Ron Baker is Wrong 3

Greg Kyte is the self-proclaimed “Champion of the Dissenters.” This is his third entry explaining why I’m wrong about VeraSage’s Quest to bury the billable hour and timesheet.

I have to admit, he’s starting to make a compelling point, causing me to rethink our entire approach. Perhaps there is a place for billable hours and timesheets?

Oh, Ron Baker, your naivety is so cute—the way that you regularly promote the fabrication that billable hours and timesheets retard people’s creativity. So untrue; so precisely wrong.

On Friday, an audit manager at my firm had an inspired proposal to boost our firm’s profitability. One of our clients with whom we have a 25-plus-year relationship has been required by its lender to have its financial statements reviewed rather than compiled for 2010. My colleague invited the client to lunch to discuss how this new requirement will affect them. We paid $60 for the three of us to go to lunch for an hour and a half, and—here’s the inspired part—both the manager and I billed the client for our hours. My rate is $200 per hour. My manager’s is $150. Ron, we just sold a $20 chicken marsala for $525! That’s a 600% return! That’s beyond a “fist pump price”; that’s a pelvic thrust price!

I know you won’t believe it, but this plan was hatched without any Google time. The creative force was the fact that she was ten hours behind her billable hour goal. The billable hour: a wellspring of creativity!


  1. Why not just take the entire office to lunch meetings and bill the client $15,000 for the hour? Heck, one would be negligent if he didn’t also bill for the chicken. Unbelievable!

  2. John Chisholm says:

    Very impressive Greg but really nothing new- law firms have been doing this for years.

    Did hear a very original way of increasing firm revenue (more important than this profitability rubbish Baker goes on with) the other day though.

    Poor firm had suffered a little with the GFC [Global Financial Crisis] last year-sacked the tea lady,supplemented the chocolate bikkies with crackers, refinanced the flower arrangements in the foyer, sacked some near death partners, made no promotions, and froze lawyer salaries(those lawyers still left that is). In short cut their costs to the bone (again much better to cut costs than try and find better business that Baker rabbits on about).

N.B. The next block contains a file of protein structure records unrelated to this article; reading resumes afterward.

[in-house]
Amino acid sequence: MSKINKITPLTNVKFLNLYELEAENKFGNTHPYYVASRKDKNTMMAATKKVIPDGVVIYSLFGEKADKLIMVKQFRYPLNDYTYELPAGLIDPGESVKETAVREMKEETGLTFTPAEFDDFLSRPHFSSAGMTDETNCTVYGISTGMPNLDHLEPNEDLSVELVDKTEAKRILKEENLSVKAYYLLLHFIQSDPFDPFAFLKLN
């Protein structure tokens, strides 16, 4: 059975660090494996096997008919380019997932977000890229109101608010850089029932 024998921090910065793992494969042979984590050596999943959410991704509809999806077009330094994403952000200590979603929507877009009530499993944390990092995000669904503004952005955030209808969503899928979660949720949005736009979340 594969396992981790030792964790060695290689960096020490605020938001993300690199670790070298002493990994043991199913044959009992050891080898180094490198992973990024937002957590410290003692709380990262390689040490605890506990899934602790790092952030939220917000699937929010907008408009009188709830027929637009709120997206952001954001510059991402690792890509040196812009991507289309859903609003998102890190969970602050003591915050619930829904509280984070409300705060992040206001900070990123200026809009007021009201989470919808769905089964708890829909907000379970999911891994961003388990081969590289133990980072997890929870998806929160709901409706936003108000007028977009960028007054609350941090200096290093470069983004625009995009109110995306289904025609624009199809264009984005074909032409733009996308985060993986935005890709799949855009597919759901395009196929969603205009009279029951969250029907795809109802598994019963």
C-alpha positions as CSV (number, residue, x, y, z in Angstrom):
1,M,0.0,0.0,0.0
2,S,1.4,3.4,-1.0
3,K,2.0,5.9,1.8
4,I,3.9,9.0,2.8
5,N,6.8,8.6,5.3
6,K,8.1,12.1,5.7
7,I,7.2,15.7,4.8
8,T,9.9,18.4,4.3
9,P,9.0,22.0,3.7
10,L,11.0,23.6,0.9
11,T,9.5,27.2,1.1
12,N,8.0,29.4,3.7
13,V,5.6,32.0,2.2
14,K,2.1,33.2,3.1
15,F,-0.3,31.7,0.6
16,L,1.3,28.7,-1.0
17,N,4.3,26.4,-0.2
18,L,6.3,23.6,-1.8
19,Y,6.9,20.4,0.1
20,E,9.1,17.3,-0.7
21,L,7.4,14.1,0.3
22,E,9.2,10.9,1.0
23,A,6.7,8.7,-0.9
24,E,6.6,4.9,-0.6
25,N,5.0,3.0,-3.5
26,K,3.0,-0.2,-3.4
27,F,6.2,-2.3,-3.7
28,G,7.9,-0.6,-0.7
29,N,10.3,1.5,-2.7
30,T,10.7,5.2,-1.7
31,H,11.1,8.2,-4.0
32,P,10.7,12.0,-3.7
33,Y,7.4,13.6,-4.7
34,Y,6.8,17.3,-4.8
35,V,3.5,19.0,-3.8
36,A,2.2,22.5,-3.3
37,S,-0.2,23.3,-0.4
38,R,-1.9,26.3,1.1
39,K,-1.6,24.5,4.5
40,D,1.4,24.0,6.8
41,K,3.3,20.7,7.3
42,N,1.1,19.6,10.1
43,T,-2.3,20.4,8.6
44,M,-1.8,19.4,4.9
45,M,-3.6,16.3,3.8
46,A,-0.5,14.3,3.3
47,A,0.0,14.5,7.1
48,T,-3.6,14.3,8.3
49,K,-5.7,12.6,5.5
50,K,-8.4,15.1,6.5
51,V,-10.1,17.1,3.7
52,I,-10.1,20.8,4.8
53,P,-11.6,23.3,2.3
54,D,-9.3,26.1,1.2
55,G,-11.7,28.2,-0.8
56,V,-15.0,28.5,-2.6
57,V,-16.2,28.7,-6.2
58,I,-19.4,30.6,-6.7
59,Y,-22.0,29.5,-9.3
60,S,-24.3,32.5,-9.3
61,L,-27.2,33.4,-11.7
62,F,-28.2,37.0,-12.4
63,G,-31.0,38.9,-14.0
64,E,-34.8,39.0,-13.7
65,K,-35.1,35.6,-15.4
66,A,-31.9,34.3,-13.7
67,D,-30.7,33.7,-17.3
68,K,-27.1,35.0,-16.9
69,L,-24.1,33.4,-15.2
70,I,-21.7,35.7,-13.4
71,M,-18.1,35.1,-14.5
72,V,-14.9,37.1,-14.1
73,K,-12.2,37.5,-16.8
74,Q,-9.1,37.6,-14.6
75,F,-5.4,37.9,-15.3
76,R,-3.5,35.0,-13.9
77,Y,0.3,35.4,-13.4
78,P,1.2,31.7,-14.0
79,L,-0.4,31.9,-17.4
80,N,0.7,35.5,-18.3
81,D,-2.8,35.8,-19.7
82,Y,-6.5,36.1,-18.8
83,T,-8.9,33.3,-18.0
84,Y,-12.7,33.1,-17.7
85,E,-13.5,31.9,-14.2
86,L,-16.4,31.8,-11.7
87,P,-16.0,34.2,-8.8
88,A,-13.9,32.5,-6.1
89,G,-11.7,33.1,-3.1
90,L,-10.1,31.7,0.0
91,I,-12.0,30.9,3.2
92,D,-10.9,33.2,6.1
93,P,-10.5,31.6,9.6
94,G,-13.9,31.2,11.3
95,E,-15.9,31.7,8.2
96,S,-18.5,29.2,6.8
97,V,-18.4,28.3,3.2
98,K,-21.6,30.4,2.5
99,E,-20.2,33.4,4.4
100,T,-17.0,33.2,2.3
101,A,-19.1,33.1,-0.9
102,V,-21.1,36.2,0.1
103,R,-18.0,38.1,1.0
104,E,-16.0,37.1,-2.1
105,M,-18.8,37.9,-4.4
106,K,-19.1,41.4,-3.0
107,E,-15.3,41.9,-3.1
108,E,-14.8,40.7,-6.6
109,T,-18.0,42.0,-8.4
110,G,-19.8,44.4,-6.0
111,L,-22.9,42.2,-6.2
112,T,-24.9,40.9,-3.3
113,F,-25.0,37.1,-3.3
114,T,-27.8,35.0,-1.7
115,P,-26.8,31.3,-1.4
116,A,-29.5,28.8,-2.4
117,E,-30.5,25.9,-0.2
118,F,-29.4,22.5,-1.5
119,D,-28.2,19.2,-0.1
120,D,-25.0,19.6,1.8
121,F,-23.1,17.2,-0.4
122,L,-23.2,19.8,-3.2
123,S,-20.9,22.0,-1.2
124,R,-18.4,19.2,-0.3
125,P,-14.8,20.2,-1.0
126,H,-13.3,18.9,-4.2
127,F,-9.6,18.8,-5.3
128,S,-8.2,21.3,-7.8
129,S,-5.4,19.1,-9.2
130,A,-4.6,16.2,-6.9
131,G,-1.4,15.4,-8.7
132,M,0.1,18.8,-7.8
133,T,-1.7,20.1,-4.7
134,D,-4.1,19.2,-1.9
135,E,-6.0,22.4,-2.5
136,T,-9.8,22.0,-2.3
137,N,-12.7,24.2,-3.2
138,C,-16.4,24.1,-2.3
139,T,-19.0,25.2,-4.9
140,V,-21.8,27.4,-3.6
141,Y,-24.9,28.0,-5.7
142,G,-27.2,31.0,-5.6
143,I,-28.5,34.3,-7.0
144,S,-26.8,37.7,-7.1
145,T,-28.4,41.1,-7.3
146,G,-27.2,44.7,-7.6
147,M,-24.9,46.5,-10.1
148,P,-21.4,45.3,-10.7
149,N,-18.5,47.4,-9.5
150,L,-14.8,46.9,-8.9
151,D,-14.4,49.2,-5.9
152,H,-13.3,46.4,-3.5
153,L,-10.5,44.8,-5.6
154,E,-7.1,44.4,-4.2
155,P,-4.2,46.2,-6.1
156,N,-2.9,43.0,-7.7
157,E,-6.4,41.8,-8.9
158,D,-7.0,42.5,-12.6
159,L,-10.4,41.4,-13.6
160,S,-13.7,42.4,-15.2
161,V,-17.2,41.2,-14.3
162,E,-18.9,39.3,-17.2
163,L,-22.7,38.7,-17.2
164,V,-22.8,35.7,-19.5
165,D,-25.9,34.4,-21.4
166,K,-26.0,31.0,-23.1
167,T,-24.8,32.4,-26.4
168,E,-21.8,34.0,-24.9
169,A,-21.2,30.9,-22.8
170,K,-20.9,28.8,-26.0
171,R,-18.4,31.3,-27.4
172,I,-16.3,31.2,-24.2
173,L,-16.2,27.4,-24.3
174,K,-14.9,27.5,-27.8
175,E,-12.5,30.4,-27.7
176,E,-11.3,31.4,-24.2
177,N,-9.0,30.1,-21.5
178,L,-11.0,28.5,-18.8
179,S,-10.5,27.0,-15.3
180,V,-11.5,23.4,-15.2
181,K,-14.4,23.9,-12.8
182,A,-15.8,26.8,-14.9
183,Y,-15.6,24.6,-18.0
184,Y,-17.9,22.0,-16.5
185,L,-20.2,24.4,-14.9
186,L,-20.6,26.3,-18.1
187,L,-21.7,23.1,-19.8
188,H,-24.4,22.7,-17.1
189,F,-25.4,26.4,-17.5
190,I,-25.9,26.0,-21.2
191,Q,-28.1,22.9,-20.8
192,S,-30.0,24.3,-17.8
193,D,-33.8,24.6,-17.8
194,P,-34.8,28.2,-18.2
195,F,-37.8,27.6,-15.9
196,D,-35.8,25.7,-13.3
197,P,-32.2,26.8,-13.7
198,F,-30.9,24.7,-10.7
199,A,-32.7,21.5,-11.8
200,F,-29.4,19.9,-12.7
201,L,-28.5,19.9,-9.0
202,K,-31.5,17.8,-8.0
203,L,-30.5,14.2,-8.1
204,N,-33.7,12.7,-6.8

Well in 2010 business started picking up again (in spite of the firm) and those employed lawyers still left are now billing out at 25 hours per day so they put their hands up for back pay and increased pay.

    Now in years gone by to compensate for annual increased expenses of 10% the firm had simply put their hourly rates up by 20-30% (you can see I am not an accountant but even I can work out this will do it) which clients gladly paid.

    Well something has happened this year though. Clients said “no way you are not increasing your rates”. Faced with imminent doom and devastation(“what next get rid of the mistress-we must find a better way”) partners got together for a red wine infusioned planning day/night and came up with this absolutely ingenious way to guarantee future financial success of the firm for eons.

    The law firm partners reasoned like this:
    “whilst the clients said they would not cop any increases in hourly rates they didnt say they wouldn’t pay current hourly rates. Now even though current lawyers are billing 25 hours per day even we recognise there is a limit to what we can record on our timesheets. Us few partners left bill out at $700 per hour (because we are worth it) and yet we are struggling to get any more than $350 per hour for our associates (they are actually not even worth that but we dont want to hurt their feelings). But what if (boy and here is the real genesis of innovation that makes Bakers value pricing look as genuine as Tiger Woods marriage vows) we appointed more partners and billed them out at $700 per hour?
    We dont want to go to the trouble and expense of laterally recruiting new partners so as from tomorrow we are going to promote every lawyer in the office to partner status ( we would appoint the receptionist and driver too to partnership if we can find away around those obsolete Practice Rules) notwithstanding their age,ability, or golf handicap.
    Its a win win for all. We can charge everyone out at $700 per hour and clients wont mind as they are always saying to us they would prefer to deal direct with a partner and not be fobbed off to an associate.”

    Brilliant isn’t it! Ron Baker eat your heart out. Once again the billable hour comes up trumps.

  3. Garry Beavis says:

    I’m not sure if this is an ongoing parody or if I have crossed over to a parallel world where the ludicrous is the norm.

    Greg appears excited about his 600% return but why couldn’t this have been 6,000% or 60,000%. His client may have gained significant value out of this meeting which on an annualized basis may account for hundreds of thousands of dollars in savings or opportunities.

    But I guess if you’re focus is on recovering some abstract hourly rate that bears no resemblance to any value you might provide then you’ve possibly left more than chicken bones on the table!!

  4. Matthew Tol says:

    Surely this is a joke!

    Mind you, we’re talking about auditors who are renowned for their lateral thinking and creativity.

    I particularly liked the motivation quoted. Inspirational stuff.

    Oh well. I’ll get back to adding value.

  5. You’re all nuts. If you went to Subway you could have had like a 1000% ROI. And even better — “forget your wallet” so your client picks up the tab. That’s infinite wealth gentlemen.

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